Bill Rieflin, who had a four-decade career as a drummer across Punk, Alternative Rock, Industrial Metal, and Progressive Rock has died. He was 59. Initial reports of his passing made no mention of a cause of death, but his Wikipedia page reported a battle with cancer, confirmed by his friend, session drummer Kevin Chamberlin. Most recently Bill was the drummer for King Crimson and the news was reported by KC founder Robert Fripp in a very sad and touching memorial via Facebook. Fripp wrote that Rieflin’s wife, Tracy, called him with the news. “Tracy told Toyah (Fripp’s wife) and me that the day was grey, and as Bill flew away the clouds opened, and the skies were blue for about fifteen minutes. Fly well, Brother Bill! My life is immeasurably richer for knowing you.” Rieflin’s career began in his hometown of Seattle, where he drummed with a variety of local acts, notably the punk rock group The Blackouts. The band’s final EP was produced by Ministry’s Al Jourgensen, with whom Rieflin became friends with. Jourgensen recruited the Rieflin to join Ministry when Blackouts broke up, and Rieflin played on the band’s 1988 album The Land of Rape and Honey, an industrial music iconic album in the genre. He continued as a member of the group through the mid-90s, contributing to five of the band’s LPs. Following his departure from Ministry in 1996, he played with KMFDM, New York experimental band Swans and folk group Angels of Light. Rieflin also played on Nine Inch Nails’ 1999 double album The Fragile. Also that year, he released his debut solo album, Birth of a Giant. It was during this time that a publicist introduced him to R.E.M.’s Peter Buck. The drummer would then join and contribute to R.E.M.’s final three albums — 2004’s Around the Sun, 2008’s Accelerate and 2011’s Collapse Into Now. Rieflin had previously collaborated and remained friends, announced that the drummer had joined King Crimson in 2013. Rieflin would tour with the group and appear on five of their ensuing live albums, released between 2015-18. He had been absent from the group since taking an indefinite sabbatical in 2019. Bill was an incredible drummer and kind soul. Not many artists can say they wrote and performed with three Rock and Roll Hall of Fame acts (King Crimson, R.E.M., and Nine Inch Nails) as Bill did. Many artists paid tribute to Bill, including fellow Seattle musician Krist Novoselic of Nirvana. We send out condolences to Bill’s family, friends and many fans at this time.Continue reading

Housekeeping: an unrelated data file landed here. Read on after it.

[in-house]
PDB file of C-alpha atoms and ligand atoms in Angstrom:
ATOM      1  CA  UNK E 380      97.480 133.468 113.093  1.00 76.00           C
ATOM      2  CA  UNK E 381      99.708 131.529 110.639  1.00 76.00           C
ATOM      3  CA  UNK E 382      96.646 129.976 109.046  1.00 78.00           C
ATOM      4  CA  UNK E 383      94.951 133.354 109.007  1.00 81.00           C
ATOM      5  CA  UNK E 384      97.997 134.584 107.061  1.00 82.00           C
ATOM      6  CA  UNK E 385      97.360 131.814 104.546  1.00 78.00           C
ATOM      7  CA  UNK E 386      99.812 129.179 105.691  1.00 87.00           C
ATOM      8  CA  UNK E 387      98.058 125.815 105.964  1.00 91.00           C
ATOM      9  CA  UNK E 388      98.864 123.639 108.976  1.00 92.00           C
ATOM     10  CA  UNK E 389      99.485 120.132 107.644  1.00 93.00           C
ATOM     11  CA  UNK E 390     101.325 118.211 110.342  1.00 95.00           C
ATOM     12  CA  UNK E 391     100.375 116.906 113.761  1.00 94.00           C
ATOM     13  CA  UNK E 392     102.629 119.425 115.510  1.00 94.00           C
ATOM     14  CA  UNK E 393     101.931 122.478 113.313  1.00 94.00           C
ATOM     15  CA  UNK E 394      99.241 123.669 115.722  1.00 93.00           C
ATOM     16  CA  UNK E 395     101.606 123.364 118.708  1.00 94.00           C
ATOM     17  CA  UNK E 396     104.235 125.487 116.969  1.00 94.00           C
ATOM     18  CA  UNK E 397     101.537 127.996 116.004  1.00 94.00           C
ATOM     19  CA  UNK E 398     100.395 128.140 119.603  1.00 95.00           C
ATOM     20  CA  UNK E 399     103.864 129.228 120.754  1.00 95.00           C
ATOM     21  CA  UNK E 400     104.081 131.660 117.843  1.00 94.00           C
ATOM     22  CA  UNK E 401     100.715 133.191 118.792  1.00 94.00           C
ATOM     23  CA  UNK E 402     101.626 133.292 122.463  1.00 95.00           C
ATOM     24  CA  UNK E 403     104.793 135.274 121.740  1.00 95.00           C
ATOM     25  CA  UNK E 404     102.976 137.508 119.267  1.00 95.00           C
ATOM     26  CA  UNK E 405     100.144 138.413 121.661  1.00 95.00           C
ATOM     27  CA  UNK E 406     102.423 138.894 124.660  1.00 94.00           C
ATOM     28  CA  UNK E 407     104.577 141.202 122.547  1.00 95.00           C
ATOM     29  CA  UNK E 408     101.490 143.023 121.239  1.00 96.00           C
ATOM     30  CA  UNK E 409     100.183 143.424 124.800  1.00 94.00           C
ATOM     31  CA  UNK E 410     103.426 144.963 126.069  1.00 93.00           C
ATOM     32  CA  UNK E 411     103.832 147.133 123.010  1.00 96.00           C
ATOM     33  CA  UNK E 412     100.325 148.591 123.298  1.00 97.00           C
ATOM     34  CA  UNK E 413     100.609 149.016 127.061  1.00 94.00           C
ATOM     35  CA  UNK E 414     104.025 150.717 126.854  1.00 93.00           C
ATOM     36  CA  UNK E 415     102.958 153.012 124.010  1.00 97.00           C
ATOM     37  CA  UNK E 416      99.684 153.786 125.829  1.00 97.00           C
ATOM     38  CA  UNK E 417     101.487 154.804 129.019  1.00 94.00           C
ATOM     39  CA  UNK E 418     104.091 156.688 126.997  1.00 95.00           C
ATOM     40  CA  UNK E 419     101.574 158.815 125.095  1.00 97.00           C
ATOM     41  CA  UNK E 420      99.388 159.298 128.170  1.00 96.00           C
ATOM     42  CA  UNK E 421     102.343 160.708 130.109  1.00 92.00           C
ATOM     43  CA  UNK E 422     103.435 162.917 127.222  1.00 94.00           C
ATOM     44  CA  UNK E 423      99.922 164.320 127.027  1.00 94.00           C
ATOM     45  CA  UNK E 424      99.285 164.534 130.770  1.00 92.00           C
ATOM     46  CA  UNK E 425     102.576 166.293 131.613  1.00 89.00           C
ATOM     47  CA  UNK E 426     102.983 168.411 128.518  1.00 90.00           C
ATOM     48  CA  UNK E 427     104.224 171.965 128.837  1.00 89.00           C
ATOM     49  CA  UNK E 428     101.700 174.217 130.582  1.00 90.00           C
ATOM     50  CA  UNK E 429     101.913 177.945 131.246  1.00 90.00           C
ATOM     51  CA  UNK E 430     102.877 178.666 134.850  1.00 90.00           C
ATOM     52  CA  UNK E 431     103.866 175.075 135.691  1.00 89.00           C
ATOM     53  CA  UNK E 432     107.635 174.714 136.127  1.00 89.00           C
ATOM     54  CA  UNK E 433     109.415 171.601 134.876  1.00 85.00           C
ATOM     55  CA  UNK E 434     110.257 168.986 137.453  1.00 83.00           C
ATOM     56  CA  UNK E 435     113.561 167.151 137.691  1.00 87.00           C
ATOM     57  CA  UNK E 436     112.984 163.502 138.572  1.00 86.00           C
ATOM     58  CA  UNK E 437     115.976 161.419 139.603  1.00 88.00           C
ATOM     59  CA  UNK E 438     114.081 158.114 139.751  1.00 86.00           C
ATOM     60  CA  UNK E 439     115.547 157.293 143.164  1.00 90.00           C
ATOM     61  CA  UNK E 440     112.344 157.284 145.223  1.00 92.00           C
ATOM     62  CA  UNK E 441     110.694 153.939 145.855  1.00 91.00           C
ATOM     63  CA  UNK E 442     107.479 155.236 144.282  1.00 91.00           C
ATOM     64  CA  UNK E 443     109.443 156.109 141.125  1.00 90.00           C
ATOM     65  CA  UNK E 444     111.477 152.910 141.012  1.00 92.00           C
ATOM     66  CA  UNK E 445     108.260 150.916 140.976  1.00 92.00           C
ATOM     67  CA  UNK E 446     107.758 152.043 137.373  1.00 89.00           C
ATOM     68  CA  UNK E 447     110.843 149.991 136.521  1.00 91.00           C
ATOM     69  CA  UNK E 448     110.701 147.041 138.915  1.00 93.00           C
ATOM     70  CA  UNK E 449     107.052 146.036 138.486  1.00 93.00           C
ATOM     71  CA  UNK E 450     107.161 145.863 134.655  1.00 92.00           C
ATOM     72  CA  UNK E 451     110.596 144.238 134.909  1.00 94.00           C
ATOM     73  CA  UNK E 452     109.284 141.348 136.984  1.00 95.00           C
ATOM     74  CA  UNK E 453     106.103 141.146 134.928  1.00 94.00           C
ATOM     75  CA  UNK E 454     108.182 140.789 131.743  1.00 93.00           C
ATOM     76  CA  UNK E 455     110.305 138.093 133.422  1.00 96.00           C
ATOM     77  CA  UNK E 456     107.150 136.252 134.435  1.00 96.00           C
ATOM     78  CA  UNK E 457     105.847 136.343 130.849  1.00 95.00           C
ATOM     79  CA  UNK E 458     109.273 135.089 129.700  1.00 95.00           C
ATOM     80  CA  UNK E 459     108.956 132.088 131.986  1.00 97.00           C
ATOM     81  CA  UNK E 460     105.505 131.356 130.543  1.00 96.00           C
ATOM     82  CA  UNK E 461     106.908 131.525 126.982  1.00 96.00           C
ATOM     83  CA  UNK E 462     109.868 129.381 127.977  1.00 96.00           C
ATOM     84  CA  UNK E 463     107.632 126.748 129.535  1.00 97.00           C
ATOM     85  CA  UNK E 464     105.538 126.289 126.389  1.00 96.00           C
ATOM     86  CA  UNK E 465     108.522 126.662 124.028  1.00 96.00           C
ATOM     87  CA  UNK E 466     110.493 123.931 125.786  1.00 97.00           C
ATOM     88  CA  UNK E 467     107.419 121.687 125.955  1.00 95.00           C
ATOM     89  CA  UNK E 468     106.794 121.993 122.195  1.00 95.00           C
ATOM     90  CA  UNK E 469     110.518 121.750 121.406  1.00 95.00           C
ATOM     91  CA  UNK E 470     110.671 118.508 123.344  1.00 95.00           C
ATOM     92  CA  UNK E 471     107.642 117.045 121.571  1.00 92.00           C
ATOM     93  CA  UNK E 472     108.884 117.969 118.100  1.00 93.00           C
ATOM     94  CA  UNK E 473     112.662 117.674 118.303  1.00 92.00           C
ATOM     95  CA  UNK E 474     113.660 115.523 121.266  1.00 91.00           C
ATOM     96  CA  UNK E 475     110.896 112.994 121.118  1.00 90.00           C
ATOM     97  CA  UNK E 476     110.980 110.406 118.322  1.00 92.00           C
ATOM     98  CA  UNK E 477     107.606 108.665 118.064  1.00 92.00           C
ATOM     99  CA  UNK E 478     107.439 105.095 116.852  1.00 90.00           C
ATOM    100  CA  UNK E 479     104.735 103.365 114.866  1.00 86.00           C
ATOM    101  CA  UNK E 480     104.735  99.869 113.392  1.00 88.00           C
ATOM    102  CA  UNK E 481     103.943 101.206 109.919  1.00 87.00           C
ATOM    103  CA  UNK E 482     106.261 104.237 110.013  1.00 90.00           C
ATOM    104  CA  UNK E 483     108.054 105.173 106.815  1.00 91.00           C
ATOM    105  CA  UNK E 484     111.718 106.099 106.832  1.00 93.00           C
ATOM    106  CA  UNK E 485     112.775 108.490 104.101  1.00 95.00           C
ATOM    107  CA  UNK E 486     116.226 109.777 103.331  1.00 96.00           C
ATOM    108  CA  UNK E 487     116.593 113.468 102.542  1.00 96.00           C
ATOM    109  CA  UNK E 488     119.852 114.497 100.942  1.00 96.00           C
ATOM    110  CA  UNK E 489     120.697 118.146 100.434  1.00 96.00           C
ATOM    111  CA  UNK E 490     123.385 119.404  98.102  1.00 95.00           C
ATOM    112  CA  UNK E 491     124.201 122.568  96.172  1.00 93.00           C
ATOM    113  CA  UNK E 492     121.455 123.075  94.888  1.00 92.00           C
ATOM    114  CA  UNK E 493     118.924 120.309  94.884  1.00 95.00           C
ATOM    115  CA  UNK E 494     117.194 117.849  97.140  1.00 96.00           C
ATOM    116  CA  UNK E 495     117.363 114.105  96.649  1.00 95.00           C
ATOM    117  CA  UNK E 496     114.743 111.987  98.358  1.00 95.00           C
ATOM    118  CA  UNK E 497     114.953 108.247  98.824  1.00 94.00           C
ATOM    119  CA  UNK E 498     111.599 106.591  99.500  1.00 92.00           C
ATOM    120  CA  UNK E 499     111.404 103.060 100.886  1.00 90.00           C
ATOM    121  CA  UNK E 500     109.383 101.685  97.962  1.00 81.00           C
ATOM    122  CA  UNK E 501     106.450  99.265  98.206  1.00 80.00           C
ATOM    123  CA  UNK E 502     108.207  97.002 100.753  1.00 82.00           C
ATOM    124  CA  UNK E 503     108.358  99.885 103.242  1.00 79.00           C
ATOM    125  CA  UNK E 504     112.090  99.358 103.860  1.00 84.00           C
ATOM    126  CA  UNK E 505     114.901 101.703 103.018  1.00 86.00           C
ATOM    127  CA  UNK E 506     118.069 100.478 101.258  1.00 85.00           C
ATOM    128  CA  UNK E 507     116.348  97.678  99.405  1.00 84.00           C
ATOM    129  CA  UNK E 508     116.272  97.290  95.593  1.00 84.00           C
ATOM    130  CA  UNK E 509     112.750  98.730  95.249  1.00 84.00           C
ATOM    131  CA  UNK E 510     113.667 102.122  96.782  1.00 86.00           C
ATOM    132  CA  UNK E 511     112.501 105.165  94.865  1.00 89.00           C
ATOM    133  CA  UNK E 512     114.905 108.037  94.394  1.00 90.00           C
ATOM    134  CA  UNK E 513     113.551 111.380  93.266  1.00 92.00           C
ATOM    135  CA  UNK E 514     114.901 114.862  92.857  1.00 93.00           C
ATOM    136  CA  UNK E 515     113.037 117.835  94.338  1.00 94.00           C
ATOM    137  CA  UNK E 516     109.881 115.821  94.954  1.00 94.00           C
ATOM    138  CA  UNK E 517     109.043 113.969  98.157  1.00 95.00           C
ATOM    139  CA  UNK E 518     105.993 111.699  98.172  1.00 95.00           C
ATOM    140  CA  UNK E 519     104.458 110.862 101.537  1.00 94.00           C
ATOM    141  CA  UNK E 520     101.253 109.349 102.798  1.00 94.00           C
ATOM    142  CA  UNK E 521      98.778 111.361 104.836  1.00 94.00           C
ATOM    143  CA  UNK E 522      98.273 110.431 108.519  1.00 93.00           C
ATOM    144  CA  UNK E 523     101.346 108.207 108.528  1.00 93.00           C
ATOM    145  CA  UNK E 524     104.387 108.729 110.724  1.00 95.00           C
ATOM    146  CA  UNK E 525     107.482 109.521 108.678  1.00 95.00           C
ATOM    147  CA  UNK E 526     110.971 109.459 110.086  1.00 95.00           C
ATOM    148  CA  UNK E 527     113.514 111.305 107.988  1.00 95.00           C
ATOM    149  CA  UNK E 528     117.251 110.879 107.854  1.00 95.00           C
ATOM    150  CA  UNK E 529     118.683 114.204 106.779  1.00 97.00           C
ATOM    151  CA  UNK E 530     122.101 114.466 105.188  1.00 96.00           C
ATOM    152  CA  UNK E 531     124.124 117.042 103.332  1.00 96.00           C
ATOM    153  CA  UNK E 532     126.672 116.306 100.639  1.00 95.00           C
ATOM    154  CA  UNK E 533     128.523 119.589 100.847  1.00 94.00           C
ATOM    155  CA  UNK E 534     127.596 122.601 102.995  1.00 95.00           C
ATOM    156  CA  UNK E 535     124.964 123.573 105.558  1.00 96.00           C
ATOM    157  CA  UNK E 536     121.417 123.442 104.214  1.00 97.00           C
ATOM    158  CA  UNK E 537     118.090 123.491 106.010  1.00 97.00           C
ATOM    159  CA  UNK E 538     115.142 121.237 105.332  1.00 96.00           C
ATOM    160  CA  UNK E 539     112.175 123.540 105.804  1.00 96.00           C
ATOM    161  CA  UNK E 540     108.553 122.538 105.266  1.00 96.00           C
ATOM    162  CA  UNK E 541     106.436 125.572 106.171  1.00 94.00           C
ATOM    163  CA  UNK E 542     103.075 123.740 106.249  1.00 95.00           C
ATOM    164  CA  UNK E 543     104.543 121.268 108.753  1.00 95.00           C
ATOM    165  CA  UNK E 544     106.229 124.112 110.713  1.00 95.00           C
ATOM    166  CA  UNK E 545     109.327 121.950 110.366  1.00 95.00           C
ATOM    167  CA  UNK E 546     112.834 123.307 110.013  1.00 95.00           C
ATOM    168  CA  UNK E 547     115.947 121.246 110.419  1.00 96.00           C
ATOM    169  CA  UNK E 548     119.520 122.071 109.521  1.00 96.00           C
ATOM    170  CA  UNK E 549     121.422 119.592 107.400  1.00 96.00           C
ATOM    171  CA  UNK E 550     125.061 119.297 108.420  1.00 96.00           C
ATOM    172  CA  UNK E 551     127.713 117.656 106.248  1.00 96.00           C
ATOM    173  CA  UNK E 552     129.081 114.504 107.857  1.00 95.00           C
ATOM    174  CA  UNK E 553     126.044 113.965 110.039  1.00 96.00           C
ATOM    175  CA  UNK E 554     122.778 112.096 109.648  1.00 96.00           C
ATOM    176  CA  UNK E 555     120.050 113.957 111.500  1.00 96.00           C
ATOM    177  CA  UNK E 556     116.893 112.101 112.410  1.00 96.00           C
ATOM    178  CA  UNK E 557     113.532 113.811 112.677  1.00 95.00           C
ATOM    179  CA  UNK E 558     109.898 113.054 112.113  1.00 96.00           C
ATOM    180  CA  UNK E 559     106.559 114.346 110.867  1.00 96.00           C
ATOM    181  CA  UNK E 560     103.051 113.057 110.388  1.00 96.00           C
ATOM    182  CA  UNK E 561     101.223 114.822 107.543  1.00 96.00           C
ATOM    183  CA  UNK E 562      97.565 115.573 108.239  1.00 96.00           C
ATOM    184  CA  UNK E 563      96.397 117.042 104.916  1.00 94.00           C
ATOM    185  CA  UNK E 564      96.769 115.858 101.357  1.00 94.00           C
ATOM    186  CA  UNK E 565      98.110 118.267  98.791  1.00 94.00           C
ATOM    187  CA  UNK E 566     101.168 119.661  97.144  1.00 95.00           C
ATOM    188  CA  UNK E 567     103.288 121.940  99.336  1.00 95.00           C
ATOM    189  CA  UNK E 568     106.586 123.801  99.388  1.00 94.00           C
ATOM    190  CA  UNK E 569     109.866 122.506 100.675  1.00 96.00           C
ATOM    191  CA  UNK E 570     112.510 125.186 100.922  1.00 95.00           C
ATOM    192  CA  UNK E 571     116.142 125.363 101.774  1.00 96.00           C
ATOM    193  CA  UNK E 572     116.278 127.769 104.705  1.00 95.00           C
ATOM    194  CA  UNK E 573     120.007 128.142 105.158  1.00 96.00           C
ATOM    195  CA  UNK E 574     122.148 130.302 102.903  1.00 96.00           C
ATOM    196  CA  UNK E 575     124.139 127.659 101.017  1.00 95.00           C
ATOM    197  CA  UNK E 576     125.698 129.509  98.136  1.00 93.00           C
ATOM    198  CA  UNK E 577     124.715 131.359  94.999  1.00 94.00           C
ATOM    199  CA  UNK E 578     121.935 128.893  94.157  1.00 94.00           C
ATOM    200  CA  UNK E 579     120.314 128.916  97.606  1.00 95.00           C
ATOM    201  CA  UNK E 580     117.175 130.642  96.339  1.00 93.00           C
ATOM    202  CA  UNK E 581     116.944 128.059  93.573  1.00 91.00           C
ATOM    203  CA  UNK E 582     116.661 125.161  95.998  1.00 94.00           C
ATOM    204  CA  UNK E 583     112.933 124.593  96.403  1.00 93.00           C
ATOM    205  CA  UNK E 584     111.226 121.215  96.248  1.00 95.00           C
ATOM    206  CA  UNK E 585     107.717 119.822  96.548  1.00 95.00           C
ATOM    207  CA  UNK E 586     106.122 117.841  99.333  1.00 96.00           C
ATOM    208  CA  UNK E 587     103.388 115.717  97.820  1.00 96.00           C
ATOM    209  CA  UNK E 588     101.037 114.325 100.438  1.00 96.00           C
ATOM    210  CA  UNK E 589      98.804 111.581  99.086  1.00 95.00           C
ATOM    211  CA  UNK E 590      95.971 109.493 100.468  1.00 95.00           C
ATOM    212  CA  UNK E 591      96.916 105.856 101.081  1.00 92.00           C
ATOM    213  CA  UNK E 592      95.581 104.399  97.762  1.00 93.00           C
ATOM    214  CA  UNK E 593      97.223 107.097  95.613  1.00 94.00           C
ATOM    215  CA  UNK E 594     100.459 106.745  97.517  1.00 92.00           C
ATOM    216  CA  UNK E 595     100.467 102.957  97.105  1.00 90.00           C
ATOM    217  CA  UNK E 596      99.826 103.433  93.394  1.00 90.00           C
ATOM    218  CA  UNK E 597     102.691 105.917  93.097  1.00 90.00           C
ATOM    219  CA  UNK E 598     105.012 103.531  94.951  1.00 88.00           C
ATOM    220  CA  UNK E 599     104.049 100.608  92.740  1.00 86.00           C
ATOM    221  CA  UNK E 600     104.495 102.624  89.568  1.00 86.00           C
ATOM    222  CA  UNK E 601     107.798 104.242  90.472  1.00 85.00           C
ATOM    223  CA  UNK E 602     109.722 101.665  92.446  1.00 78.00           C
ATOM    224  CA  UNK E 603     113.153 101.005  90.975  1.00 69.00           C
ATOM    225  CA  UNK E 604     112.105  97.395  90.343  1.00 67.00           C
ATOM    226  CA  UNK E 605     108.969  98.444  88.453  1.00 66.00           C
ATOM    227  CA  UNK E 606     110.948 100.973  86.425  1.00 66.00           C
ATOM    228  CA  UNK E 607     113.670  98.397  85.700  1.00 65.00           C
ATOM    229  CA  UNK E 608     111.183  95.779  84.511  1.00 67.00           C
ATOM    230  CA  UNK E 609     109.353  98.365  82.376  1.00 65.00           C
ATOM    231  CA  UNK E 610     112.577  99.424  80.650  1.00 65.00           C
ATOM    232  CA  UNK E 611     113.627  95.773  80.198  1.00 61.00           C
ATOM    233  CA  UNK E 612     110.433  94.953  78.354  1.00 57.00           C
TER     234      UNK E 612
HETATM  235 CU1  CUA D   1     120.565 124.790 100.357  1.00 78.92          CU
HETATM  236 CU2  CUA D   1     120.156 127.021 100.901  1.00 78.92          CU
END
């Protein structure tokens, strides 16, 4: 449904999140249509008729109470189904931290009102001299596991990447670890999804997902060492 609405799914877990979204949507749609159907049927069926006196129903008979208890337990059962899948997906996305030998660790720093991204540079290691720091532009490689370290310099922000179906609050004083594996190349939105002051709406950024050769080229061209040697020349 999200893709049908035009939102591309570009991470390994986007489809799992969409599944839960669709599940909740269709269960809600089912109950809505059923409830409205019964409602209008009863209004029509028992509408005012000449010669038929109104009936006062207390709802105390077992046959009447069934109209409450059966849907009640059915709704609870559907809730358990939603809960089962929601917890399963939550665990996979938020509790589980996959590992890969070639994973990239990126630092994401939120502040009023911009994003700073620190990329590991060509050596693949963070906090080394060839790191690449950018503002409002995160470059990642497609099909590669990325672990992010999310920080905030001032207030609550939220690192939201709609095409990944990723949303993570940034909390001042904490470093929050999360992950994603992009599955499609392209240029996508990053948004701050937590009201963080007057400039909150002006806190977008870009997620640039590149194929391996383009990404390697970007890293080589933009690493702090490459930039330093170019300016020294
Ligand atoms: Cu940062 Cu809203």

I’m looking at Spirit Crusher (Prosthetic) the latest release from Sweden’s Dödsrit and I’m getting a feeling. Not super familiar with the band but judging by the font and the presence of umlauts we know extreme music is on the way, particularly of the Black Metal persuasion. And these song lengths certainly suggest experimentation and a non-commercial nature. Dödsrit is a one-man project isn’t it?
Those one man acts always have the most to say.Continue reading
Has there ever been a better time to draw up material for a new Ministry album? This hasn’t been lost on Al Jourgensen, who packs the latest Ministry release, AmeriKKKant (Nuclear Blast) with as many ridiculous Donald Trump samples as he can find.Continue reading
Ministry will be releasing their highly anticipated new album, AmeriKKKant, on March 9th via Nuclear Blast. In a new interview with the label, front man Al Jourgensen shares his bold predictions for 2018. Continue reading
Ministry And Death Grips
At Brooklyn Steel, Brooklyn, NY
All Photos By Omar Cordy/OJC Photography Continue reading
As the earth shook and the ground parted, so did the gates to another world open, spewing forth demons of the Blackest of the Black. Bands, fans, vendors and the occasional celebrity descended upon Oak Canyon Park—a quaint little camping spot nestled in the hills of Silverado, California—for the Blackest of the Black Festival. This gathering of the depraved and debauched was the brainchild of none other than Jersey native and trailblazer of horror punk and doom-goth-metal, Glenn Danzig. Opening day of the festival coincided with the release of Danzig’s new album, Black Laden Crown (Nuclear Blast Records), his follow-up to 2015’s Skeletons. Continue reading